The Art Nouveau era is a short but important period from 1890-1915. This design movement was in response to both the mass-produced jewelry of the Industrial Revolution and the ostentatious display of wealth that characterized much of the jewelry of the early 19th century and the Victorian age. Prior to the emergence of the Art Nouveau style, jewelry designs emphasized precious gemstones in settings that called attention to their fire, size, and color.
During the Victorian era, jewelry designs became heavier and darker, reflecting the Industrial Age and the prolonged mourning of Queen Victoria, whose name is the basis for the period. Artisans would use dark materials like onyx and jet to reflect the emergence of coal as the power source of the time and the somber mood of mourning that characterized the latter part of the Victorian era, at least in Britain.
In contrast, Art Nouveau jewelry history shows that the movement was more about the overall design of a piece than it was about the materials used or how precious metals and gems could be employed to impress viewers. Art Nouveau pieces incorporated glass and natural elements like bone and horn.
The Art Nouveau jewelry style tended to emphasize form over color, often using more muted earth tones of green, orange, tan, and brown. Two distinct enamel styles also emerged during the period: Plique-á-Jour (“let the daylight in”) and Guilloche.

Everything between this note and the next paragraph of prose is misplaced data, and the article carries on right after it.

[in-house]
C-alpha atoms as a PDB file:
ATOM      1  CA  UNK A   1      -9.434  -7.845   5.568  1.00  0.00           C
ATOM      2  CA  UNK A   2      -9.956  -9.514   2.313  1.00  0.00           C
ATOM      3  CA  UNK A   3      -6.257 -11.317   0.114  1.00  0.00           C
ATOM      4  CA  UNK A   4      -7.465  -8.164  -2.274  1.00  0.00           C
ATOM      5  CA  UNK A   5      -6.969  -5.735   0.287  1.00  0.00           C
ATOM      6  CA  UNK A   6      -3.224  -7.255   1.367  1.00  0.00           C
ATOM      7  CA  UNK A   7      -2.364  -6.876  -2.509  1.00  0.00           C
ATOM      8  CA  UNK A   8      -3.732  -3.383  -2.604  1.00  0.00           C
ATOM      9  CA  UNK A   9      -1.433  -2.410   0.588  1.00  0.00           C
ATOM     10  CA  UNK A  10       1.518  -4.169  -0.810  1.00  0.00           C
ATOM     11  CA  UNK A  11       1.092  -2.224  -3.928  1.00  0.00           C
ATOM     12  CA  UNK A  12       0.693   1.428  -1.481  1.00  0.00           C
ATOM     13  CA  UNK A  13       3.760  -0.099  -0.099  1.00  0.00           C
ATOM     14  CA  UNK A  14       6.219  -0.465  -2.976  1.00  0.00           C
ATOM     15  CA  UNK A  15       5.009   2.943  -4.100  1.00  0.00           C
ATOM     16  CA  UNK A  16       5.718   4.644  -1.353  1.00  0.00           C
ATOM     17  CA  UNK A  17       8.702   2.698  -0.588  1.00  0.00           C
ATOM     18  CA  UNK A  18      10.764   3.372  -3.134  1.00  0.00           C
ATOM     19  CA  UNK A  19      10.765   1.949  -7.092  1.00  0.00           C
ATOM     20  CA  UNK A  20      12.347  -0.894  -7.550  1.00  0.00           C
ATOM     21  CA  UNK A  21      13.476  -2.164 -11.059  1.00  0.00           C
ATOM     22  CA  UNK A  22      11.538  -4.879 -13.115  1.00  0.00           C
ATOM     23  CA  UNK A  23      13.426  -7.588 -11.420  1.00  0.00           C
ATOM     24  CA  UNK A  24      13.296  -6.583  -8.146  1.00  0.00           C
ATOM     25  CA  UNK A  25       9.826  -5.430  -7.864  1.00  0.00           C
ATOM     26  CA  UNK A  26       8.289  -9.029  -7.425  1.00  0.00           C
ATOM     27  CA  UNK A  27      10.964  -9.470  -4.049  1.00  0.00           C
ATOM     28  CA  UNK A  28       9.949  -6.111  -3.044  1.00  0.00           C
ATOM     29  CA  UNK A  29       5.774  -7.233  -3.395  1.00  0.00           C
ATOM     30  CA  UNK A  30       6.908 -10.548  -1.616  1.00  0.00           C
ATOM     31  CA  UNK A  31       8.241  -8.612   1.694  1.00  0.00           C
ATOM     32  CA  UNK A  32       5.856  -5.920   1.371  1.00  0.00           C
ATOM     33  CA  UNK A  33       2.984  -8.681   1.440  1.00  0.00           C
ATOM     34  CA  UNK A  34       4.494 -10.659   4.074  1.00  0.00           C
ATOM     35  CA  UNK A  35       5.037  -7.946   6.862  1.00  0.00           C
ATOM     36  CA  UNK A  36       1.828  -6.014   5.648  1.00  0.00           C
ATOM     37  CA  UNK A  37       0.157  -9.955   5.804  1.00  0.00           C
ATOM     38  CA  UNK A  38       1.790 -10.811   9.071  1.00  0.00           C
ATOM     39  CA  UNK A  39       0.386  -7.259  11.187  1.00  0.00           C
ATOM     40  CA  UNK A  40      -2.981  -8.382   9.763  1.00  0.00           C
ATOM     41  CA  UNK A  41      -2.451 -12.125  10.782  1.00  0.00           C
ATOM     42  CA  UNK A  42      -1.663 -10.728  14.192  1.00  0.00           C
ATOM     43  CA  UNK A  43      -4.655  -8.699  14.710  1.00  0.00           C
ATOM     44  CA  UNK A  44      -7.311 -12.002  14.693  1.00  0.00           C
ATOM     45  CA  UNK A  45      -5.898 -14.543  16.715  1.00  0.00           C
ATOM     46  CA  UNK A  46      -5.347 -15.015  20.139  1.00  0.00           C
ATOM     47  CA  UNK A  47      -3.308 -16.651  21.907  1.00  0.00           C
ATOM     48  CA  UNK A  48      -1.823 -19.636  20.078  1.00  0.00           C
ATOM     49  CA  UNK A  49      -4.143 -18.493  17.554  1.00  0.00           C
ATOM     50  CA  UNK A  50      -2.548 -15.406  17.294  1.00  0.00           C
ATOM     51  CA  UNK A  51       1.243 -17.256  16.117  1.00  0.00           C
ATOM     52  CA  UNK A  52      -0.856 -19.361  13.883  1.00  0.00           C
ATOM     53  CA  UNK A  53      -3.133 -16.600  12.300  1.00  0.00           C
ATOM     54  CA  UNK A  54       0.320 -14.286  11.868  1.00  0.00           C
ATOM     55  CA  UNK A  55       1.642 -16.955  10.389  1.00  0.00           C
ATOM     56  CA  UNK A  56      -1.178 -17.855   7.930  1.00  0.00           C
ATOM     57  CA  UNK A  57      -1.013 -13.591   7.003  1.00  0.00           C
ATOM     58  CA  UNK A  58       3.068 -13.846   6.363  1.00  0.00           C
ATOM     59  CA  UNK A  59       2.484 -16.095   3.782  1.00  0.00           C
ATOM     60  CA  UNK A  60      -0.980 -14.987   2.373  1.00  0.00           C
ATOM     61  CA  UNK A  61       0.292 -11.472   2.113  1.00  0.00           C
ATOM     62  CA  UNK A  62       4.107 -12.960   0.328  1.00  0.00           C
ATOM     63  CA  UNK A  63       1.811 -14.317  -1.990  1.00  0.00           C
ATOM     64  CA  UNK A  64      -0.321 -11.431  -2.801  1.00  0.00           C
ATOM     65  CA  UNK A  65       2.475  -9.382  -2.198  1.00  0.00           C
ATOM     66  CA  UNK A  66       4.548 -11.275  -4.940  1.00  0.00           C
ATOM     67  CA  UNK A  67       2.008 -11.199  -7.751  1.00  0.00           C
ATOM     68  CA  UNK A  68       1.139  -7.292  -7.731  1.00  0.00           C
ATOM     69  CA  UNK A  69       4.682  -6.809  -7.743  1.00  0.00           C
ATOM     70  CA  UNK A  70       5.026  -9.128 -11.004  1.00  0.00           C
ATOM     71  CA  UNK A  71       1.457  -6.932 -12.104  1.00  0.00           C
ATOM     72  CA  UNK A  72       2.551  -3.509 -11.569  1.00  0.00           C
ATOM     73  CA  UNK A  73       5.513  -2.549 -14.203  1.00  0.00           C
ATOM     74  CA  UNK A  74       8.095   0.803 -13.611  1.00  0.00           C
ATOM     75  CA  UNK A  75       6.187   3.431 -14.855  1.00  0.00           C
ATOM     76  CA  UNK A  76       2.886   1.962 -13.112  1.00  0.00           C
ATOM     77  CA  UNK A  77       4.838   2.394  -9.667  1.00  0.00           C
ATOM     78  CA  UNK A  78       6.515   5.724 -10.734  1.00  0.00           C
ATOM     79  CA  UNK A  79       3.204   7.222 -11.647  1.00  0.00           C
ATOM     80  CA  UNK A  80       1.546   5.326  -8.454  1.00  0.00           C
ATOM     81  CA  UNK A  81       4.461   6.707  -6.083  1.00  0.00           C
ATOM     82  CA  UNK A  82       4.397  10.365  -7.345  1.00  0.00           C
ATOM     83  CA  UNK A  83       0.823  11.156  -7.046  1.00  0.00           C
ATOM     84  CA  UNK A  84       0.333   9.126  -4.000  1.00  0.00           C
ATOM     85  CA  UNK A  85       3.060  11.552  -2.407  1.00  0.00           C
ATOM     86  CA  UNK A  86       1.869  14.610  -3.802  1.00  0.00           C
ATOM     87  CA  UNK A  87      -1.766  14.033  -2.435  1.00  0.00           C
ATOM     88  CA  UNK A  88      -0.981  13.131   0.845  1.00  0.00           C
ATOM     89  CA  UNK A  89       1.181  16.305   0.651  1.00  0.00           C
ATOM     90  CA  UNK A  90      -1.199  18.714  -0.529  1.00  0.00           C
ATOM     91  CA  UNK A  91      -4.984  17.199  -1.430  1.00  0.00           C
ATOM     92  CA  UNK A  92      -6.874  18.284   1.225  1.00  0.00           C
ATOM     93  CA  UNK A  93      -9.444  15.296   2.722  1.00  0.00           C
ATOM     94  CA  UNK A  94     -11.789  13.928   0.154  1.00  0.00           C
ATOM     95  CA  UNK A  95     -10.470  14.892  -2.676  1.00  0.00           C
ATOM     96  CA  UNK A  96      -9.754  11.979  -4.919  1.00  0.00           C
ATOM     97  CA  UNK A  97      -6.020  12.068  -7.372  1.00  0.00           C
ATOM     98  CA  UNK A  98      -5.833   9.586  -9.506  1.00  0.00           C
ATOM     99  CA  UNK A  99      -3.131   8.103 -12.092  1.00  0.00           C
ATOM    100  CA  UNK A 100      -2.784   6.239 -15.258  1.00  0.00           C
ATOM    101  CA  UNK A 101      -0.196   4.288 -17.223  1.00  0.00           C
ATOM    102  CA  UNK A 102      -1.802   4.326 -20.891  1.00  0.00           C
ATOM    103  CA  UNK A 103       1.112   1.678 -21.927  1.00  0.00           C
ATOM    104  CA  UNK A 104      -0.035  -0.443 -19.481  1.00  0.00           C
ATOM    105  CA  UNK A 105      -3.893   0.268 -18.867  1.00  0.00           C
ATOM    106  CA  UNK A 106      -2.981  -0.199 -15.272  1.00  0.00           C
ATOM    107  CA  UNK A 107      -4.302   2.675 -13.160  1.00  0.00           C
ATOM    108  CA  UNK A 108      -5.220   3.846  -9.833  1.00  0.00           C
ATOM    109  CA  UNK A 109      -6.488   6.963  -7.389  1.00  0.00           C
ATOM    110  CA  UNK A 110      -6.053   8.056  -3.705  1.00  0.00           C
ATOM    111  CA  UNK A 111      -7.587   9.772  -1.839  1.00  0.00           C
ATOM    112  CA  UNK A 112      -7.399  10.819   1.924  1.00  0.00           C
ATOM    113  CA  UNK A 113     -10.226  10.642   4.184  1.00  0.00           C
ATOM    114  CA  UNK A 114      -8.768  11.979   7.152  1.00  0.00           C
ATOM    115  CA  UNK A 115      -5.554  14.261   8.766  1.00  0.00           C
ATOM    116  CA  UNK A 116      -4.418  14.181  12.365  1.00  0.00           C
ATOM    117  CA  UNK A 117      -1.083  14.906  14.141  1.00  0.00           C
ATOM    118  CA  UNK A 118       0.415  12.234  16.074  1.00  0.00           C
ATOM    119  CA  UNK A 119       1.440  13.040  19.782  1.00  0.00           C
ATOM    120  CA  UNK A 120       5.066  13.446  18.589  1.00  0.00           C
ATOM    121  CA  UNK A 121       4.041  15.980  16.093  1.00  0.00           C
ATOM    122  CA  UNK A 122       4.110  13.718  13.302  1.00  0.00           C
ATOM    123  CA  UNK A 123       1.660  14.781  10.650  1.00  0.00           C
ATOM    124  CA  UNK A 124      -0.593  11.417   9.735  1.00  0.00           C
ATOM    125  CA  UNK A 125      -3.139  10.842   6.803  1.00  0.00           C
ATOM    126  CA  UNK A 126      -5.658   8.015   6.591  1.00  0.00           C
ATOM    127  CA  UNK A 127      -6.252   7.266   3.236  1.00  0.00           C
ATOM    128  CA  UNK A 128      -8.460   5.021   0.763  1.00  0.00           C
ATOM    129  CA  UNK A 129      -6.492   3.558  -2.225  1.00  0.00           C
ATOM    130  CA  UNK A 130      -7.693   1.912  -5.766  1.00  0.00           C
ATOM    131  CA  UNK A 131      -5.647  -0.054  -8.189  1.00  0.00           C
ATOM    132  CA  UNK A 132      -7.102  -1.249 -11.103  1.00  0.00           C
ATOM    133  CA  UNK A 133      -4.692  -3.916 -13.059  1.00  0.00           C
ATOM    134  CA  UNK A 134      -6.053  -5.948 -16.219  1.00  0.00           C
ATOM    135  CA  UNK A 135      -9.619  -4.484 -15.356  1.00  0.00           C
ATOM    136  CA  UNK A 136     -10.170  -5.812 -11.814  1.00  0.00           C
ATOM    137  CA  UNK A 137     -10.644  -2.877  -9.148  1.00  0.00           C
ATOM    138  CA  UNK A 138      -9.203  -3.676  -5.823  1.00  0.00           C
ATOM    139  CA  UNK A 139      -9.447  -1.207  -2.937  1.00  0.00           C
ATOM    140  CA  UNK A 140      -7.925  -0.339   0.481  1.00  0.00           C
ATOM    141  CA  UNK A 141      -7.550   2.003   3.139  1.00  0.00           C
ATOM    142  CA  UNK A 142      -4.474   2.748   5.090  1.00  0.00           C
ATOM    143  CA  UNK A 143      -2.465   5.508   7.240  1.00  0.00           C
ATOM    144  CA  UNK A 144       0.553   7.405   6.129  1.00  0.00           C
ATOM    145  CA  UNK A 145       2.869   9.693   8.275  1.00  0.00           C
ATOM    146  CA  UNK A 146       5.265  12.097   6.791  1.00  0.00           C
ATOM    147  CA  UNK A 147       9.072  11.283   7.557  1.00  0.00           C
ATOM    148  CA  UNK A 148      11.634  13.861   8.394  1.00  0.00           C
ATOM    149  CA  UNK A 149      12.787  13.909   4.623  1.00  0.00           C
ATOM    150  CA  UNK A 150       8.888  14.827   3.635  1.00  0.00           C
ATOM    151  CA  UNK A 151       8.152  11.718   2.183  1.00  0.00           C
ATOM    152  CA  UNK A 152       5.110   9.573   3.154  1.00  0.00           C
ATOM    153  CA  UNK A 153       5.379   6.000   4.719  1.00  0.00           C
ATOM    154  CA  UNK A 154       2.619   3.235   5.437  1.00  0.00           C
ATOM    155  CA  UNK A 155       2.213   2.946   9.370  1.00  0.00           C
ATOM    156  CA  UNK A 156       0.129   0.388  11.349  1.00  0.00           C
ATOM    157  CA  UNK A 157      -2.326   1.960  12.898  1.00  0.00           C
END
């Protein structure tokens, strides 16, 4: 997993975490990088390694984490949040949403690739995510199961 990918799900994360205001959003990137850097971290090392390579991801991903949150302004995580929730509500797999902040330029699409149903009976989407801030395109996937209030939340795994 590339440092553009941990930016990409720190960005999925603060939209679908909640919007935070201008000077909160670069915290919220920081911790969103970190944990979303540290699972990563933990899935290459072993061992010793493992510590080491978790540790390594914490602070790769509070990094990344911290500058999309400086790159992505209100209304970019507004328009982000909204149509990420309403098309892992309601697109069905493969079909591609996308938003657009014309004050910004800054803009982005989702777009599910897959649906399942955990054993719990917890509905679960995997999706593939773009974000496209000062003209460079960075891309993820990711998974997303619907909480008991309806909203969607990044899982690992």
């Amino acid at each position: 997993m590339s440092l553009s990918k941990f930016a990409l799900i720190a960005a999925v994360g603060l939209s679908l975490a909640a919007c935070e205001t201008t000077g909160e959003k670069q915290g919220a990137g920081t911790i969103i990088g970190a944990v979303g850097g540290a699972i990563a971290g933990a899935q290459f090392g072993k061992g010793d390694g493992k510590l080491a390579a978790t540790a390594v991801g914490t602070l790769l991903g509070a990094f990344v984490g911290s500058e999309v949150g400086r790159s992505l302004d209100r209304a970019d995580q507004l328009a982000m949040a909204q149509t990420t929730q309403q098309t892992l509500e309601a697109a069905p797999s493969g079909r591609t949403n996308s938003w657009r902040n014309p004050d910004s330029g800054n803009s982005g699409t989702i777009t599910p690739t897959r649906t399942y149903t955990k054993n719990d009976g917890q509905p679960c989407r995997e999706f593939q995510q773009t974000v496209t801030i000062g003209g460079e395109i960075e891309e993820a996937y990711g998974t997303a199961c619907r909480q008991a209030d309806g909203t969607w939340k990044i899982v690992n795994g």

Plique-á-Jour was distinguished by how artisans applied the enamel between metal borders but with no metal backing. The result was semi-transparent, with a stained-glass window effect. Guilloche involved etching an intricate design onto a metal piece and then meticulously painting in negative areas of the design with enamel.
Art Nouveau jewelry characteristics included botanical designs filled with curved forms and renderings of the female form, emphasizing curves and flowing hair. There could also be insects like dragonflies and butterflies, animals, or fantasy figures like mermaids and woodland fairies.
Art Nouveau jewelry was completely innovative and original. Its history demonstrates an impulse toward deliberately blurring the lines between so-called “fine” art and decorative art, architecture, and product design. The elements of the Art Nouveau jewelry style appeared not just in jewelry but also in painting, sculpture, and decorative arts like stained glass, furniture, and the architectural design elements of gates and fences.
The romance of jewelry was apparent during this movement, as it broke away from the heavy and darker designs of the Victorian period before. The curving forms, botanical design elements, and muted colors evoked a more natural world, in contrast to the rapid and heavy industrialization of the era.